TEC is considered here to be separate from TE and other Englishes in its morpho-syntax, but similar at the level of lexicon, since English is the source of the bulk of its everyday vocabulary; hence the term “Trinbagonian English creole” or “Caribbean English-lexicon creole”. (See the Appendix for Trinbagonian words originating from languages other than English.) Within TEC, there are two main linguistic varieties, which are not always mutually intelligible, and these are Trinidadian (TrC) and Tobagonian (TbC), using Winer’s designations.
The continuum theory has been used to explain the relationship between TE and TEC. An understanding of this relationship is important because of the seeming closeness of the two languages which interact almost constantly on a daily basis, at both the written and spoken levels, and sometimes even appear to overlap. This theory posits that a sociolinguistic continuum exists in Trinidad and Tobago, and looks at TE as the social “acrolect”, at one end of the continuum, and TEC as the social “basilect”, at the other end of the pole, with “mesolectal” varieties in between. However, as noted earlier, TEC consists of TrC and TbC. The former may be considered to consist of mostly mesolectal varieties, while the latter consists of both mesolectal and basilectal varieties, and is considered to be more distinct from English, the lexifying language.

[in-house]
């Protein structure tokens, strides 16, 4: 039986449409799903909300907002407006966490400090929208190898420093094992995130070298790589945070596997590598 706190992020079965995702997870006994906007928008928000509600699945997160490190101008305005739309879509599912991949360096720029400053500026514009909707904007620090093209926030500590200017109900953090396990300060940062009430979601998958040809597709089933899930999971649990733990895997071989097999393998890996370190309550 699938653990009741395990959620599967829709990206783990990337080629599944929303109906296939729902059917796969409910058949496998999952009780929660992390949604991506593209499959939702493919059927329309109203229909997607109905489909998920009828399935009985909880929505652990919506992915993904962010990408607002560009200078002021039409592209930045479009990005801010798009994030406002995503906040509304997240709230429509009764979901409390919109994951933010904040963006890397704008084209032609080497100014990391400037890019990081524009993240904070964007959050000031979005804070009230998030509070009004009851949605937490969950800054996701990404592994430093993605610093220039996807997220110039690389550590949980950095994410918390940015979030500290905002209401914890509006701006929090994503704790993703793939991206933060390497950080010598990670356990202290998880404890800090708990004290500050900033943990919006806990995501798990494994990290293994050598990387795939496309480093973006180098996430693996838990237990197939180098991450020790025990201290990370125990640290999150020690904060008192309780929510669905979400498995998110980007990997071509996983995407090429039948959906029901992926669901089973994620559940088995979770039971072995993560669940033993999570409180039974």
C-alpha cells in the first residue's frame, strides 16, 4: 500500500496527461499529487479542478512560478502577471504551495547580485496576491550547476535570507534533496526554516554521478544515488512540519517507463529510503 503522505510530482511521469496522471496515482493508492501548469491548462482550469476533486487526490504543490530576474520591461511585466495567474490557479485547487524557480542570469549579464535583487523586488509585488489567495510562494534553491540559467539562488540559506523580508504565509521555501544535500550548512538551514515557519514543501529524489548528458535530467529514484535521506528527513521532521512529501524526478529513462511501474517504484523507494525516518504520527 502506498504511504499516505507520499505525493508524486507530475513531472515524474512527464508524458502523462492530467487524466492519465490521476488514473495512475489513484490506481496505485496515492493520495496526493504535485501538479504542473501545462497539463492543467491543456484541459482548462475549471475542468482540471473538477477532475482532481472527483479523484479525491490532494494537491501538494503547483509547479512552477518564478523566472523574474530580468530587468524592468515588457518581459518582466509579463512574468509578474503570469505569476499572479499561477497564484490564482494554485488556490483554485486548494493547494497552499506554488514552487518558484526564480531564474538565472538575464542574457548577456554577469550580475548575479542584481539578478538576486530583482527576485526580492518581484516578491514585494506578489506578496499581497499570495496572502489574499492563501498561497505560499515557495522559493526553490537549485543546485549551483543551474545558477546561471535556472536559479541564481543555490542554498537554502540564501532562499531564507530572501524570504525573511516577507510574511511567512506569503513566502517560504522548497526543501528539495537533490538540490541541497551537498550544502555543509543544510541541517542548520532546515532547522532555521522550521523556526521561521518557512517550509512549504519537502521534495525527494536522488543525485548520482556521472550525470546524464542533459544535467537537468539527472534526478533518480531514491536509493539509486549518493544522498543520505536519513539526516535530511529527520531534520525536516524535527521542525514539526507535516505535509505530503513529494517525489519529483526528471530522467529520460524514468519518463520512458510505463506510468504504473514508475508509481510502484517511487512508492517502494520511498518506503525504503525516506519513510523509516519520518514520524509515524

Applying the continuum theory to language in Trinidad and Tobago, TE is the “acrolect”, TrC/TbC is the “mesolect” and TbC is the “basilect”. Originally, the terms were sociolinguistic designations, intended to denote the social position of the speakers of such varieties. Hence those who spoke the acrolect usually belonged to the most socially privileged group while those who spoke the basilect belonged to the least privileged group. The terms appear to have lost their sociolinguistic overtones, with “basilect” for example now referring to the creole language, while “acrolect” has come to be associated with the standard official language of the country.